In an earlier, later revised draft of “The Phoenix on the Sword,” where Kull had already been reworked into the new character, Conan is, if anything, even gloomier than Kull. He elaborates on life in Cimmeria, where “life seems bitter and hard and futile. The men of those dark hills brood overmuch on unknown things. They dream monstrous dreams” (360). He adds, “They have no hope here or hereafter, and they brood too much on the emptiness of life. I have seen the strange madness of futility fall upon them.” In that state, anything from a bird’s cry or the sound of the wind “brought to their gloomy minds the emptiness of life and the vainness of existence” (360).

            As in the finished version, his “gusty laughter” ends his conversation with Prospero. But in the draft, there is an extended sequence of what can be easily seen as existential despair. Once Prospero leaves, Conan’s “mirth fell away from him like a mask” (360).

Kull of Atlantis
(art by Justin Sweet)
            “The unreasoning melancholy of the Cimmerian fell like a shroud about his soul, paralyzing him with a crushing sense of the futility of human endeavor and the meaninglessness of life. His kingship, his pleasures, his fears, his ambitions, and all earthly things were revealed to him suddenly as dust and broken toys. The borders of life shriveled and the lines of existence closed in about him, numbing him” (361). He turns to wine, “as a man looks for escape,” and a few goblets improve his spirits, making him feel that “life was good and real and vibrant after all – not the dream of an idiot god” (361).

            In contemporary terms, this sounds very like a man self-medicating for the symptoms of clinical depression, especially with that reference to numbness. If this passage had made its way into the finished text, the introduction to Conan would have given readers a very different impression of the kind of man he is. Instead, these gloomier qualities are, in the revision, abstracted onto other a Cimmerian society that Conan was happy to escape.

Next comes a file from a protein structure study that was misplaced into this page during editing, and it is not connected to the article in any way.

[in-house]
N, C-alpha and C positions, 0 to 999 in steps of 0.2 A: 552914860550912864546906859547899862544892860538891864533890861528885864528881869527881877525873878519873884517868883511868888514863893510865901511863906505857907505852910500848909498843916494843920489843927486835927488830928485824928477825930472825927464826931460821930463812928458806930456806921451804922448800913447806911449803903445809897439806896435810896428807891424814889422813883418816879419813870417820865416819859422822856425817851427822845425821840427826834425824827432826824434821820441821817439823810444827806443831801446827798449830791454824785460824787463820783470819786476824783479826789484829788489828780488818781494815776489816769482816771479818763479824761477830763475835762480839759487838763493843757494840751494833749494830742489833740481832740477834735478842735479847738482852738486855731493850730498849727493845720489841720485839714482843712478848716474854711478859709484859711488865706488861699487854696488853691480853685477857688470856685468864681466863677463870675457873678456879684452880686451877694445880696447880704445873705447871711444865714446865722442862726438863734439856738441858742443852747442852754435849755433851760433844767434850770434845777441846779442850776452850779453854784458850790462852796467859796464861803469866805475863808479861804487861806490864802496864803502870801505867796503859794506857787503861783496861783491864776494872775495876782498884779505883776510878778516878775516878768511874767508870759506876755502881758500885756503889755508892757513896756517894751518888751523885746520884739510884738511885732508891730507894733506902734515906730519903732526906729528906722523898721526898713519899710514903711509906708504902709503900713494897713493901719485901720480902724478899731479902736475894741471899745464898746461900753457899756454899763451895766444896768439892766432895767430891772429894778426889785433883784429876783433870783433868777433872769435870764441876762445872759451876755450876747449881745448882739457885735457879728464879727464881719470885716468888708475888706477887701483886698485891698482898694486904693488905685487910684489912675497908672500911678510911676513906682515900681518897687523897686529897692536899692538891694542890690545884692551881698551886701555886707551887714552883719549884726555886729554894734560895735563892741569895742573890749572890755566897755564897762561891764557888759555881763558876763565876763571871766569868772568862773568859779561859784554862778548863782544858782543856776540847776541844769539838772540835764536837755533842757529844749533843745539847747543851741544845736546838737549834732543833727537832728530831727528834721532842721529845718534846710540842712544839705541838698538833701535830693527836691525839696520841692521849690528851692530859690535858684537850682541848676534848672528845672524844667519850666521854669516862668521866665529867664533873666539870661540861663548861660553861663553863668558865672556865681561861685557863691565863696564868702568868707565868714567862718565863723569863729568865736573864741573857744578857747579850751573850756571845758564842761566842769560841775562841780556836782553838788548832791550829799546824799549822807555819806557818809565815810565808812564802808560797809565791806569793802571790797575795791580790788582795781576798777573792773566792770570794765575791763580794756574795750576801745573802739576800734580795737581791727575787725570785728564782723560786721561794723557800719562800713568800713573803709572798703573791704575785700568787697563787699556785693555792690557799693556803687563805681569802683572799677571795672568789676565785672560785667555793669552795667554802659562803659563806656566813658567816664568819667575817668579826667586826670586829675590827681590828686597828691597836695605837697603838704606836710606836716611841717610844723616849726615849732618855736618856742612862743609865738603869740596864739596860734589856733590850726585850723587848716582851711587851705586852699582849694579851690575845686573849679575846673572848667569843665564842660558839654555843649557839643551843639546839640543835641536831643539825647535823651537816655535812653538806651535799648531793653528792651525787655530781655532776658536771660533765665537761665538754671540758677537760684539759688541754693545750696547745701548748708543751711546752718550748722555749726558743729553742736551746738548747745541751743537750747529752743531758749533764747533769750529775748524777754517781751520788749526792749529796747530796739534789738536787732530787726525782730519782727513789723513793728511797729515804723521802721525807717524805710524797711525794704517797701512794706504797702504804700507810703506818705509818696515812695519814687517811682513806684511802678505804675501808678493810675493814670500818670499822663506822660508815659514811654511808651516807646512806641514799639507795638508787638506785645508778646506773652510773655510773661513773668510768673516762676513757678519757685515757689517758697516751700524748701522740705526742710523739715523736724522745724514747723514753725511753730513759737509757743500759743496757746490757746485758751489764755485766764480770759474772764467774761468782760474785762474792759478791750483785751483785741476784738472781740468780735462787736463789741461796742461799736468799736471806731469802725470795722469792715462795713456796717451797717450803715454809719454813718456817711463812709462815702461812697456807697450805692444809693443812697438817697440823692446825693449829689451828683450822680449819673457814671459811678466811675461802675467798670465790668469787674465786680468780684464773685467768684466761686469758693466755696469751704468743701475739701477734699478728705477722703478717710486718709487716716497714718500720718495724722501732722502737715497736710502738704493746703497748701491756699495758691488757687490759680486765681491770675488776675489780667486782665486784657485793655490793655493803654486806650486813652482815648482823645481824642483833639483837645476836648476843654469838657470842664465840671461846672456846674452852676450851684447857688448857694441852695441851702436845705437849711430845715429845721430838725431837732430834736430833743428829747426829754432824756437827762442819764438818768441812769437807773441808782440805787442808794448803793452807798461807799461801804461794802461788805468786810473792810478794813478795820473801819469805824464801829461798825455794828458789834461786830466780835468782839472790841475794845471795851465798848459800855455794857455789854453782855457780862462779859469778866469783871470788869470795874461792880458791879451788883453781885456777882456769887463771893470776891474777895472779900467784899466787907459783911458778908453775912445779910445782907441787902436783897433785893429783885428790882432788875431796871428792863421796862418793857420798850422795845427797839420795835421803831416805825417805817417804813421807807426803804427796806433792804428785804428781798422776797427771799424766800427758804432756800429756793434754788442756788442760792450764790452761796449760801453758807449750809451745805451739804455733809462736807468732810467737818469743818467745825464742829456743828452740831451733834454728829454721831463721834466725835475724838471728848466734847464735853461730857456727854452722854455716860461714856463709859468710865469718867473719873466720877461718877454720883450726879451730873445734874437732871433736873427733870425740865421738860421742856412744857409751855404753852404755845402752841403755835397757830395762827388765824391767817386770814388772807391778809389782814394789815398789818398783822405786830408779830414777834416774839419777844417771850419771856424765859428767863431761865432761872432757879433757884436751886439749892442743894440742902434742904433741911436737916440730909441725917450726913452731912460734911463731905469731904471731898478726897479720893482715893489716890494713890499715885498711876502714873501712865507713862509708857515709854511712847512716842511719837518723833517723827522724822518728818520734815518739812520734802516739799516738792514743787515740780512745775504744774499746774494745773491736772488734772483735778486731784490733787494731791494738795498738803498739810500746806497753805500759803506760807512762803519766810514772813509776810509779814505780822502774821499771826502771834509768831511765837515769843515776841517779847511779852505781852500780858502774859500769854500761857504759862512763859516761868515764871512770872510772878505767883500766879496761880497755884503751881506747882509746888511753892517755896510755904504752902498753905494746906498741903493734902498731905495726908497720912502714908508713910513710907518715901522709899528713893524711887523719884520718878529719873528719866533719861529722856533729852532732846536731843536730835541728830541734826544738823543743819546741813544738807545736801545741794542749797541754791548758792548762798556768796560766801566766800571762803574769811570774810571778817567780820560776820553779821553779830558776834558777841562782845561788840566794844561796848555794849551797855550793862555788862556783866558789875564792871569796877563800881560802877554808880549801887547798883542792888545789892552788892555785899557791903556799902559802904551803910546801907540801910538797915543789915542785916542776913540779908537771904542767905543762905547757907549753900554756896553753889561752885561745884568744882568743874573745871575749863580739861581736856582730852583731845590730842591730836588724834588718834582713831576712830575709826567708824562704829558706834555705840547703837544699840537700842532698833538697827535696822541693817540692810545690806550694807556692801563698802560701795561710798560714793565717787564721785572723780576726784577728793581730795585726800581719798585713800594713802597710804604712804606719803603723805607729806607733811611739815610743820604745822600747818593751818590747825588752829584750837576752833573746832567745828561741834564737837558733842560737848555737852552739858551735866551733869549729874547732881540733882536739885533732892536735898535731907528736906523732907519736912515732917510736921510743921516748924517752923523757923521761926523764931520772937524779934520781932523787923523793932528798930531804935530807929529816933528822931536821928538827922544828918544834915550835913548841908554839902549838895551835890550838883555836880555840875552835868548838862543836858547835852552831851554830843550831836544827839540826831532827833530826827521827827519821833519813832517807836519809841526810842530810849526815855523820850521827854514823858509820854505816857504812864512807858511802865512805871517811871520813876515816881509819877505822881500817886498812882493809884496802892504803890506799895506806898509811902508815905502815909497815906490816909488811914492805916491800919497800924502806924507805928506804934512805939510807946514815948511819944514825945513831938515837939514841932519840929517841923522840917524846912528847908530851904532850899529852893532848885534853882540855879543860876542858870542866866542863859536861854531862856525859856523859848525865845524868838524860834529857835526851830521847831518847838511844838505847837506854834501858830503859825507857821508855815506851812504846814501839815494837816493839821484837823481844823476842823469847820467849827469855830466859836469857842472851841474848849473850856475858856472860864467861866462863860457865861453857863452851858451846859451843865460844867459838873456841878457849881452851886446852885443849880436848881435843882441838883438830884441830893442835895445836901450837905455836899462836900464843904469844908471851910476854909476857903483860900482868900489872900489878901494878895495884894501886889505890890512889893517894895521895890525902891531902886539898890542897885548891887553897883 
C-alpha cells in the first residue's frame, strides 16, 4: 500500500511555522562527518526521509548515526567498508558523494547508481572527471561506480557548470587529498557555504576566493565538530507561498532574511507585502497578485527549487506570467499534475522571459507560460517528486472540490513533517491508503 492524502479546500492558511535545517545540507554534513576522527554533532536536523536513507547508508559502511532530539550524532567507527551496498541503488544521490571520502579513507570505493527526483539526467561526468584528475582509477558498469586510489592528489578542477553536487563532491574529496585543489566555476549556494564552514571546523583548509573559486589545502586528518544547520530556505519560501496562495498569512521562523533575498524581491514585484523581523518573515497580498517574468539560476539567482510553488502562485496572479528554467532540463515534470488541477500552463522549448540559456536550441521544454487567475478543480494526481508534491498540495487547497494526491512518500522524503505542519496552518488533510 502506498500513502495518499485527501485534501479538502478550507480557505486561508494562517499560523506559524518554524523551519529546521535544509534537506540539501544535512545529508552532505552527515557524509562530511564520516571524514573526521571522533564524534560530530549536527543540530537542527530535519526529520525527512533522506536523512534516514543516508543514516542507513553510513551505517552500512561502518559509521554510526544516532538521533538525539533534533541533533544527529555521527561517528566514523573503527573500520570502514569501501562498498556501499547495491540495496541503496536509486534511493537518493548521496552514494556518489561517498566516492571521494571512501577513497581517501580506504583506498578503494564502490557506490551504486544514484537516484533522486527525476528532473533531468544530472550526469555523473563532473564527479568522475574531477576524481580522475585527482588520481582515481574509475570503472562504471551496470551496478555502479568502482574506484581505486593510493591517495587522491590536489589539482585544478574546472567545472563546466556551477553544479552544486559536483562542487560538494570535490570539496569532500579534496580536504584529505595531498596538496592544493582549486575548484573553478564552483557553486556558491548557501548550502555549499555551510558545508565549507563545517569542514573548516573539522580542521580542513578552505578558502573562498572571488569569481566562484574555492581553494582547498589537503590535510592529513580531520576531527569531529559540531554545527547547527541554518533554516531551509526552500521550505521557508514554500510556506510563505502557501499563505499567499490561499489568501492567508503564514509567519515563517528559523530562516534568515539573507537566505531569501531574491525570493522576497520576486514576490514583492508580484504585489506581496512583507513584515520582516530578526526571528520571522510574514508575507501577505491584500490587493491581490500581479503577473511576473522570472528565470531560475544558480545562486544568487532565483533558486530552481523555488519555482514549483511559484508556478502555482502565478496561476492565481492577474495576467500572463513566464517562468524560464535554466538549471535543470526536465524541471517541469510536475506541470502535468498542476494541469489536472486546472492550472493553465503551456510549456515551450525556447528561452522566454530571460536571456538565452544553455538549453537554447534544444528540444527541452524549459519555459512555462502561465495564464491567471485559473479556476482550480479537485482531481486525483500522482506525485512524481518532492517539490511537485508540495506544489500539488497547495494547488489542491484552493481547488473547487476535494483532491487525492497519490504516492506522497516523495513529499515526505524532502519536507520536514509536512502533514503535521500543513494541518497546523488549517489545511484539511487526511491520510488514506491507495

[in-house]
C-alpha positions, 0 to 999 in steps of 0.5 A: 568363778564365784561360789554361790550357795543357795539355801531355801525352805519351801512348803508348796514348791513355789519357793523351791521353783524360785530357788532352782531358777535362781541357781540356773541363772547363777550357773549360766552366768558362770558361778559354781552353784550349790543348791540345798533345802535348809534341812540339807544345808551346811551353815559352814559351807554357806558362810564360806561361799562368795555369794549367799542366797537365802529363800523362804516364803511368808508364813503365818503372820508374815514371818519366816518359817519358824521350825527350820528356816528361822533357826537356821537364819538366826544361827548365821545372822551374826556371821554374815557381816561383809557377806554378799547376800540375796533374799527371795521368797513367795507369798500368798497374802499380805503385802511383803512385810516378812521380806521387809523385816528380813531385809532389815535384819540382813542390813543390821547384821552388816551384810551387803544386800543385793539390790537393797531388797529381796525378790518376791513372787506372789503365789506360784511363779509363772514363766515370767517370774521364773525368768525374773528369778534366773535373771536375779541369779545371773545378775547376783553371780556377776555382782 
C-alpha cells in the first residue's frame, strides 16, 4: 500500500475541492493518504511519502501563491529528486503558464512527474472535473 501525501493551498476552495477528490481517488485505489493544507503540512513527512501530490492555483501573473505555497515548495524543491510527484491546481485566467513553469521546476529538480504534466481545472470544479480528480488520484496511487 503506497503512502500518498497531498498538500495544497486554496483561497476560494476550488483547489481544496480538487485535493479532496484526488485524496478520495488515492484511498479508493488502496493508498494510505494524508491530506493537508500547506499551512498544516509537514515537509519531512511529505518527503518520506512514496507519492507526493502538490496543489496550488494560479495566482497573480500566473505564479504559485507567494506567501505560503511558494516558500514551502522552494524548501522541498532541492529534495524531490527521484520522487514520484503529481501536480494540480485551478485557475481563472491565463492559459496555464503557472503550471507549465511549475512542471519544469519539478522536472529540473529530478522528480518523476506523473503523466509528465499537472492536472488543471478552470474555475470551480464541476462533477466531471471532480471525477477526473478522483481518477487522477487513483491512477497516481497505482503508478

The finished version of “Phoenix,” when viewed in contrast to the characterizations in “By This Axe” and the earlier draft of “Phoenix,” tends to support critic Frank Coffman’s conception of Conan as a “Bright Barbarian,” who is “not the perpetually somber or morose and benighted child of ultimate darkness, totally ignorant of the ways of civilization” (2). As published, Conan is far lighter and brighter than he was originally envisioned in the earlier transitional phases. The character is no stranger to violence and death, certainly, which renders him at least partly “dark,” but this opening introduction stresses his vibrant, life-loving qualities, all of which are additions that didn’t exist in the Kull version of the story. Instead, the Cimmerians who Conan left behind seem, as a rule, more Kull-like in their approach to life.

            Conan is well aware of the darker side of existence; while he will sometimes be grimmer and sometimes more mirthful, depending on the current circumstances, the entirety of his career shows that he partakes of both, neither habitually gloomy nor overly cheerful. He takes things as he finds them, and deals with them accordingly. Still, what we see in Conan’s official introduction is a man who enjoys the pleasures of existence, with an intrinsic confidence as a leader, all of which makes him an appealing archetypal figure. Despite its moments of tragedy and brutality, overall, Howard revised his earlier conceptions to give his fictional hero a life that was “good and real and vibrant,” one that was more than the “dream of an idiot god.”
Works Cited

Coffman, Frank. “Conan as Bright Barbarian: Or – Barbarism is Relative.” The Shadow Singer 19, Summer Solstice 12.

Howard, Robert E. “By This Axe I Rule!” Kull, Exile of Atlantis. New York: Del Rey, 2006. 157 – 180.
-        “The Phoenix on the Sword.” The Coming of Conan the Cimmerian. New York: Del Rey, 2002. 7 – 27.

-        “The Phoenix on the Sword (first submitted draft). The Coming of Conan the Cimmerian. New York: Del Rey, 2002. 353 – 374.
Louinet, Patrice. “Atlantean Genesis.” Kull, Exile of Atlantis. New York: Del Rey, 2006. 287 – 303.


doublenoughtspy said...

Excellent analysis of the 3 versions and their differences.

Thank you!

Trishymouse said...

Conan has long been a beloved character for me. Howard's stories about him as adapted in the Barry-Windsor Smith comics, the Arnold Schwartzeneiger Conan films, and the original stories themselves - they have all formed my vision of the character. I really loved reading your insights about him!